For example, how do we know that the Iceman, whose frozen body was chipped out of glacial ice in 1991, is 5,300 years old?Well, we know this because samples of his bones and hair and even his grass boots and leather belongings were subjected to radiocarbon dating.
Uranium is not the only isotope that can be used to date rocks; we do see additional methods of radiometric dating based on the decay of different isotopes.
For example, with potassium-argon dating, we can tell the age of materials that contain potassium because we know that potassium-40 decays into argon-40 with a half-life of 1.3 billion years.
Because plants use carbon dioxide for photosynthesis, this isotope ends up inside the plant, and because animals eat plants, they get some as well.
When a plant or an animal dies, it stops taking in carbon-14.
In fact, this form of dating has been used to date the age of rocks brought back to Earth from the moon.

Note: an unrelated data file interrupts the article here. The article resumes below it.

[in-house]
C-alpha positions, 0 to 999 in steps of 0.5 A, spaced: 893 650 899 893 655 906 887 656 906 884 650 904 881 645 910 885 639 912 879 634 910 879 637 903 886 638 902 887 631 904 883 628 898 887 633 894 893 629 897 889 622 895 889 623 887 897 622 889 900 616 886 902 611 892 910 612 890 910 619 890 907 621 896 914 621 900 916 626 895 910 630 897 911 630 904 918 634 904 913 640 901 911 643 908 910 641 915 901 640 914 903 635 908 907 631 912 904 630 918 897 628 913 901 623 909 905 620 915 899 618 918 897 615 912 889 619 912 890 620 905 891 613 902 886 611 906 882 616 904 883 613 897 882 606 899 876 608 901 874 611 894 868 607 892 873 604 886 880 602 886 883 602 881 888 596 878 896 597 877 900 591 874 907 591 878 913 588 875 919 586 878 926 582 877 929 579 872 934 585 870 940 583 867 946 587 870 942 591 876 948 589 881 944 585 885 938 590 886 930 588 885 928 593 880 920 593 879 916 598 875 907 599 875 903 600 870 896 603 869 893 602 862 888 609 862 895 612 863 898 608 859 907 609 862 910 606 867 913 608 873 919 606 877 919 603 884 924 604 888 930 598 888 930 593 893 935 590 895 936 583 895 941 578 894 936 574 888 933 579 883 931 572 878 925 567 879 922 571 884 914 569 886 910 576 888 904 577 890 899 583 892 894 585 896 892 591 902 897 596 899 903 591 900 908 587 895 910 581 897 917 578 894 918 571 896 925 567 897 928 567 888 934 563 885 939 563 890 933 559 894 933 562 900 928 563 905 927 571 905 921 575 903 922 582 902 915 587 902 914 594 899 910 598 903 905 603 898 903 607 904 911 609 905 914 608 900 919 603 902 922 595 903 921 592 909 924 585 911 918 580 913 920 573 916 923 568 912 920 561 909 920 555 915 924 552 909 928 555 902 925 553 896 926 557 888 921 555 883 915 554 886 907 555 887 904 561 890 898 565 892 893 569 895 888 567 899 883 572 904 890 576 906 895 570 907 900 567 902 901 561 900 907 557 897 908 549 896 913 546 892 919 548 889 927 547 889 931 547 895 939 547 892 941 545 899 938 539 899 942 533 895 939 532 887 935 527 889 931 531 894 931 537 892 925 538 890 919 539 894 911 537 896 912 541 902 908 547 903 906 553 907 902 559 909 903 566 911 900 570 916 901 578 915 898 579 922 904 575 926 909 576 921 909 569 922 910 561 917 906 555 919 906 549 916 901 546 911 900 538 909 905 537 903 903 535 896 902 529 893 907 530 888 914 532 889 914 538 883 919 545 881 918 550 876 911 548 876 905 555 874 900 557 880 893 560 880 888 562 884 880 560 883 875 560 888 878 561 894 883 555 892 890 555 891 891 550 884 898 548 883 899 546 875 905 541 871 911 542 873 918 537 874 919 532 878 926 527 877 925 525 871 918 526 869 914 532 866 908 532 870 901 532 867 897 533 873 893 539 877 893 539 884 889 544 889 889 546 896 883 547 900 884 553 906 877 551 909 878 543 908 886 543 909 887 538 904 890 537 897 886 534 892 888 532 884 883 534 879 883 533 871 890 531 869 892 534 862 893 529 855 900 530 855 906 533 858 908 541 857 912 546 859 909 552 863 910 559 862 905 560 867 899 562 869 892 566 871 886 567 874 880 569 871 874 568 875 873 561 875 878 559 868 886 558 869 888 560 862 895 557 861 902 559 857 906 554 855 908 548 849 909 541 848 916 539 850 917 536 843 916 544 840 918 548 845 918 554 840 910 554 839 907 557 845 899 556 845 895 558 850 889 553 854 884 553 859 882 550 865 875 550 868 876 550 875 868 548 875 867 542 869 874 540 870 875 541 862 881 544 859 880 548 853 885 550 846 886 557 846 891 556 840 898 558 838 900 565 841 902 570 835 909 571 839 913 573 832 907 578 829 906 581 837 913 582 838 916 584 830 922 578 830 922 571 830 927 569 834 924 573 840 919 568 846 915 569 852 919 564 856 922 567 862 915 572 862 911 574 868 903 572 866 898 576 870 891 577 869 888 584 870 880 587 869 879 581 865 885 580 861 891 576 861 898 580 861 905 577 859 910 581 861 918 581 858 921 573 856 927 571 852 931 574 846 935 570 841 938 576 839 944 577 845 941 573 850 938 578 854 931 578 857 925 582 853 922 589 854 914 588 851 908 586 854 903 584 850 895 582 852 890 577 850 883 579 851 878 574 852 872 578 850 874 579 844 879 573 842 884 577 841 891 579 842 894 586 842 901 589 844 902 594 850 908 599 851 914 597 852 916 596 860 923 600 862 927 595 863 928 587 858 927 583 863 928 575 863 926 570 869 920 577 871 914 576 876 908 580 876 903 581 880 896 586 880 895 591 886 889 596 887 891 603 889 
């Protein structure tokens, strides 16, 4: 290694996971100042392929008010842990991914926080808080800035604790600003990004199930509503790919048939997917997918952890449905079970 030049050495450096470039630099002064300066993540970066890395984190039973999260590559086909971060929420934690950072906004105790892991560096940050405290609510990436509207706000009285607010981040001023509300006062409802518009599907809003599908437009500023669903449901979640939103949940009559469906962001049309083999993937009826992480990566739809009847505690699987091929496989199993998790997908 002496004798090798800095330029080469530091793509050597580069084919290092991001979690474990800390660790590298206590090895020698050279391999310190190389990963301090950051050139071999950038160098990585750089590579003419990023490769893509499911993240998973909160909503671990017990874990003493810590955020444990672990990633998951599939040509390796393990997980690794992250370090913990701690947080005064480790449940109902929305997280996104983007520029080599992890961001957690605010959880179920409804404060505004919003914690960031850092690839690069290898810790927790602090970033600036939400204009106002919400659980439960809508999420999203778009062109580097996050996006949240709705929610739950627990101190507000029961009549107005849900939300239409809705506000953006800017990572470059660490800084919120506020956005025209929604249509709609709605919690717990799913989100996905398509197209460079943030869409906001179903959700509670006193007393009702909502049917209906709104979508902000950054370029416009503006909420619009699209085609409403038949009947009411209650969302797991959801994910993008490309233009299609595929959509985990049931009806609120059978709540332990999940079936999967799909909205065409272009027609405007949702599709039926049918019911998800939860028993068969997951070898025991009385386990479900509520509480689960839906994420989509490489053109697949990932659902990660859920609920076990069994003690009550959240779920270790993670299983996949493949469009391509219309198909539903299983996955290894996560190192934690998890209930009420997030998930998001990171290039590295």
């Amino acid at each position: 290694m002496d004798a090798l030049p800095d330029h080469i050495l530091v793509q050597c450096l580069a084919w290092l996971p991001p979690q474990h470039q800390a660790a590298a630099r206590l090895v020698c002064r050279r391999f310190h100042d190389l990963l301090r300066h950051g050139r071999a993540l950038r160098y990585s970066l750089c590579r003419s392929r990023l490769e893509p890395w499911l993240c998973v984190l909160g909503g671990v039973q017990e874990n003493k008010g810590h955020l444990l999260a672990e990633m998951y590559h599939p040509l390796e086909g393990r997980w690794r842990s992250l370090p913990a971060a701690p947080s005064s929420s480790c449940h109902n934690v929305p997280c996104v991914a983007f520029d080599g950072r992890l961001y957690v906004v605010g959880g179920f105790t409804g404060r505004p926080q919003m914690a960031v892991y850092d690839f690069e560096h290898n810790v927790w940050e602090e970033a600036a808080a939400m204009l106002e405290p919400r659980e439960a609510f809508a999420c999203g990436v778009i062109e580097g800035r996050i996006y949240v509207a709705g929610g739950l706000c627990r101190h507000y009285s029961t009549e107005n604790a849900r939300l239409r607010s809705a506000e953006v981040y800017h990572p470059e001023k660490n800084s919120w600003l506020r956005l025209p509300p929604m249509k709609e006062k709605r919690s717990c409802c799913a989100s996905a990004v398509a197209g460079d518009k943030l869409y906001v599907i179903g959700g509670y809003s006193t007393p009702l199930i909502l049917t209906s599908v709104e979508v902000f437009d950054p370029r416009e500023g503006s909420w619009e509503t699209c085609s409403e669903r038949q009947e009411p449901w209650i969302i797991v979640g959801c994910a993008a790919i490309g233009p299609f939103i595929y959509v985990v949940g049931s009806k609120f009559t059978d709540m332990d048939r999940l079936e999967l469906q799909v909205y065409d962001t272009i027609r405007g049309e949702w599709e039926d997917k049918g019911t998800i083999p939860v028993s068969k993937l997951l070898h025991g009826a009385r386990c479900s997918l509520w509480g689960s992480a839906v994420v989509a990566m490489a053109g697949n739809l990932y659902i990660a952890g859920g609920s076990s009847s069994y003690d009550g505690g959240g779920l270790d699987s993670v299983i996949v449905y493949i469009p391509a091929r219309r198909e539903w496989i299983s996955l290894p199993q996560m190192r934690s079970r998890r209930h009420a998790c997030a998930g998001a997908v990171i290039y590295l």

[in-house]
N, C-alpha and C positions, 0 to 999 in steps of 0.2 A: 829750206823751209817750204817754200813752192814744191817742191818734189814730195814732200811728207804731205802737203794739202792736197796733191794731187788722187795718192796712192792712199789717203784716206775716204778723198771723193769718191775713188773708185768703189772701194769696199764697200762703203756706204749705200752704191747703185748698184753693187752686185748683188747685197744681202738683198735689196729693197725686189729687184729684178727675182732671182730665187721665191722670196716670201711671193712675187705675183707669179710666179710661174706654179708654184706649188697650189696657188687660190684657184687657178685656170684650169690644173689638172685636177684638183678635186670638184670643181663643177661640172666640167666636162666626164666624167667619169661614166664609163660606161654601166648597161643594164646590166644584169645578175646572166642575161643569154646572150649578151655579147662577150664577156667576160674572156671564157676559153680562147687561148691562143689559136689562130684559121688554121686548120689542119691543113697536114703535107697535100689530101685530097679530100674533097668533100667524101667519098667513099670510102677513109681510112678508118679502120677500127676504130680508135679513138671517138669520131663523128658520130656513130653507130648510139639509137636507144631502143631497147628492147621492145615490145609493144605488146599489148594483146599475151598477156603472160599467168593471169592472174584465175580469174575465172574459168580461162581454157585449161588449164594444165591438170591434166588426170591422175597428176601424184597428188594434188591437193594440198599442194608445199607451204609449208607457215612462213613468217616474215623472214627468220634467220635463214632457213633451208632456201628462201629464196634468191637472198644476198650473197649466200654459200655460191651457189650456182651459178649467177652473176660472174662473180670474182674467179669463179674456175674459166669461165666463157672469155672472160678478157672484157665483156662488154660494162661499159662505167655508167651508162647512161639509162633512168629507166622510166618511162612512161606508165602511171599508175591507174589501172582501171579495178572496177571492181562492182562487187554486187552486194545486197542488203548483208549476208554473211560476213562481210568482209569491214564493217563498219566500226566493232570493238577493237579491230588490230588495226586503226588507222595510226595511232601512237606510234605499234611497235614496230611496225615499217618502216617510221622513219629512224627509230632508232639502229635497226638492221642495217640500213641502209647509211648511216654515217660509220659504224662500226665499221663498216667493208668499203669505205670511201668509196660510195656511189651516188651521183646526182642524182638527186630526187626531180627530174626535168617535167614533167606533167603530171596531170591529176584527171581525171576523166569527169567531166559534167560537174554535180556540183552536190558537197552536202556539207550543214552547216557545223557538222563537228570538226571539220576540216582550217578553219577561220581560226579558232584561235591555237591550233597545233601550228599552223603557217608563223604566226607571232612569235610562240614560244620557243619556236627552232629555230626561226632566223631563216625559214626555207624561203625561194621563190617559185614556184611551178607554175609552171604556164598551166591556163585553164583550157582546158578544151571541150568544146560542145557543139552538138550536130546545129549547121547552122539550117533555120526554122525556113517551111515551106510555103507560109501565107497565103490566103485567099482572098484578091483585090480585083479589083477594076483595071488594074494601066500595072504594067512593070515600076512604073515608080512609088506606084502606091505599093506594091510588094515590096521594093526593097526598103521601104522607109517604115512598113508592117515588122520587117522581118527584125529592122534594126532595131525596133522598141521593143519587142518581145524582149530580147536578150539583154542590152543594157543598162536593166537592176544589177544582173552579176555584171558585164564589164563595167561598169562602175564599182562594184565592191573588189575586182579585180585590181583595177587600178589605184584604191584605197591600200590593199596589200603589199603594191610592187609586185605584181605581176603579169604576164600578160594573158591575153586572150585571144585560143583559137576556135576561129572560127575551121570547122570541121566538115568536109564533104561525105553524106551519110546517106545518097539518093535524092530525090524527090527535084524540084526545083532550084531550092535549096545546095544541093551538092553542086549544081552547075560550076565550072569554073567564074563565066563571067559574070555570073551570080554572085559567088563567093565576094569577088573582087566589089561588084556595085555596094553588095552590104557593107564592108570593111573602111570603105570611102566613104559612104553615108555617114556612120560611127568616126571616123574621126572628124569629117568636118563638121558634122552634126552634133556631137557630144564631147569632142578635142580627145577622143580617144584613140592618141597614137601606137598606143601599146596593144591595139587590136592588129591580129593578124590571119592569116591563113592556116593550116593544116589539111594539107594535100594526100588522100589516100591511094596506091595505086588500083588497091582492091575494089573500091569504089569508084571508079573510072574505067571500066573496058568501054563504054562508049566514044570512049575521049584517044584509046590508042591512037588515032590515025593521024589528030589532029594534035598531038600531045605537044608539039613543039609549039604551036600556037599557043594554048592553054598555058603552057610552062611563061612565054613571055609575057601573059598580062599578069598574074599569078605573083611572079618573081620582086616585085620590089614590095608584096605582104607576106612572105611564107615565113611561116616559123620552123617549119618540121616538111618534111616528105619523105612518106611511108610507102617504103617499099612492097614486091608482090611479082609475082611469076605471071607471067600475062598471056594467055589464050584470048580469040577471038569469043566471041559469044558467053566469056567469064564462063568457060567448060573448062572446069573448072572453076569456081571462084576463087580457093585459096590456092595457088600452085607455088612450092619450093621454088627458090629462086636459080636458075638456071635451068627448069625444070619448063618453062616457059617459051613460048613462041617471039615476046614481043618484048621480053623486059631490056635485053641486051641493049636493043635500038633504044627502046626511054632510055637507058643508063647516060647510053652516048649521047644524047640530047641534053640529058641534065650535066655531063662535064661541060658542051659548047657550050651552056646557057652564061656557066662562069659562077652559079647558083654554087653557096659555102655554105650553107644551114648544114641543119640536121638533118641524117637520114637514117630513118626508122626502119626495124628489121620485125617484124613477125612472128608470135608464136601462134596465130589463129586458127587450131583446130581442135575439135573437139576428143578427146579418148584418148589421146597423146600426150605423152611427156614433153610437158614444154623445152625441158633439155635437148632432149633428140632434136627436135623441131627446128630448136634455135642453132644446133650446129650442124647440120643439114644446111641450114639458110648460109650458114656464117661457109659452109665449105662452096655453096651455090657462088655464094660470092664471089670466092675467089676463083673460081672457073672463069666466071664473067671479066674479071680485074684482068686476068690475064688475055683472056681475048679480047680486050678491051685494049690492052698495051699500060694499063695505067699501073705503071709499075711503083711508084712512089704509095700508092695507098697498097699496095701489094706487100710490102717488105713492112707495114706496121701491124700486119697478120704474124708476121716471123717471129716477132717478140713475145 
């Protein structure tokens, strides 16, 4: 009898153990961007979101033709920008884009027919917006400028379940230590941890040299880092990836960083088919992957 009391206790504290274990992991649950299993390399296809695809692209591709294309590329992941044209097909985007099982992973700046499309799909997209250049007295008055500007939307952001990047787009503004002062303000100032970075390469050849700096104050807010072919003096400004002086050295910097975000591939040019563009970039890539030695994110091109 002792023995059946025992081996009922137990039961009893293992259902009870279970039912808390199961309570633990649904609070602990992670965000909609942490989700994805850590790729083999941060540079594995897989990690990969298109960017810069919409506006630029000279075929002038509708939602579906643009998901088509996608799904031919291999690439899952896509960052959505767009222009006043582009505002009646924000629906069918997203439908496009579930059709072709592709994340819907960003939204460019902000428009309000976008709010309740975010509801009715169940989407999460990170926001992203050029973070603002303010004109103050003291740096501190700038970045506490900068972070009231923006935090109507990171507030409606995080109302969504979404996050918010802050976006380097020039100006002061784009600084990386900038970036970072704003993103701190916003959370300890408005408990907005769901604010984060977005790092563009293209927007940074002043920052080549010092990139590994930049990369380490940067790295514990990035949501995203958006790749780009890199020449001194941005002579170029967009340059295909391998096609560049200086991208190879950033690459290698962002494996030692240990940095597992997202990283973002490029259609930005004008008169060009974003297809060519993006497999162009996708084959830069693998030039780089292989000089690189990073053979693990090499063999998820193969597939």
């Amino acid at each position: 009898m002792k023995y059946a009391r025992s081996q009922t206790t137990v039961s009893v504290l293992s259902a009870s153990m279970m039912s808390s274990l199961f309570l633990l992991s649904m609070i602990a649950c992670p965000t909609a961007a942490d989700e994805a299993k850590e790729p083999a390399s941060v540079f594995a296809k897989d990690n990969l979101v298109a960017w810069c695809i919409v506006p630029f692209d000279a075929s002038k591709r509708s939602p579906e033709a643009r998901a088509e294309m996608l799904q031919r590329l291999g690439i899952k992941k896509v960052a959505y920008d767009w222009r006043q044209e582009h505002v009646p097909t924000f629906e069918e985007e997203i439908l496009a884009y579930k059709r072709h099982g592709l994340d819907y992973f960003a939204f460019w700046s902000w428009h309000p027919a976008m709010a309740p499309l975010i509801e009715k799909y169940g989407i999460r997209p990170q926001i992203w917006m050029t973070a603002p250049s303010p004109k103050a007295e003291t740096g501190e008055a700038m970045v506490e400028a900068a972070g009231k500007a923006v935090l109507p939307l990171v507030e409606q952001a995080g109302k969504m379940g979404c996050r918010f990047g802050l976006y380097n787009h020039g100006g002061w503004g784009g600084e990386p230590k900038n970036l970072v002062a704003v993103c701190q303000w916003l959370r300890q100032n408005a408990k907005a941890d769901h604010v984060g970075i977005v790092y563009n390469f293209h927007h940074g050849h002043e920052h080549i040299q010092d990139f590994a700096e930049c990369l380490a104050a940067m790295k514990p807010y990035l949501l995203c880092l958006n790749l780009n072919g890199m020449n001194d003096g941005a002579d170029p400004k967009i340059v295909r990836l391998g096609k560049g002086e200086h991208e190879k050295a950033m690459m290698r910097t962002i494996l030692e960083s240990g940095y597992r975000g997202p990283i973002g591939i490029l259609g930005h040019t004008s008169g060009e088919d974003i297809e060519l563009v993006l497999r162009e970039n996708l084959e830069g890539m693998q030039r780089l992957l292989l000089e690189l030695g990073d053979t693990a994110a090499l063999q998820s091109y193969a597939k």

So, we see there are a number of different methods for dating rocks and other non-living things, but what if our sample is organic in nature?These differing rates of decay help make uranium-lead dating one of the most reliable methods of radiometric dating because they provide two different decay clocks.This provides a built-in cross-check to more accurately determine the age of the sample.The existing carbon-14 within the organism starts to decay back into nitrogen, and this starts our clock for radiocarbon dating.A scientist can take a sample of an organic material when it is discovered and evaluate the proportion of carbon-14 left in the relic to determine its age. Radiometric dating is a method used to date rocks and other objects based on the known decay rate of radioactive isotopes.So, if you know the radioactive isotope found in a substance and the isotope's half-life, you can calculate the age of the substance. Well, a simple explanation is that it is the time required for a quantity to fall to half of its starting value.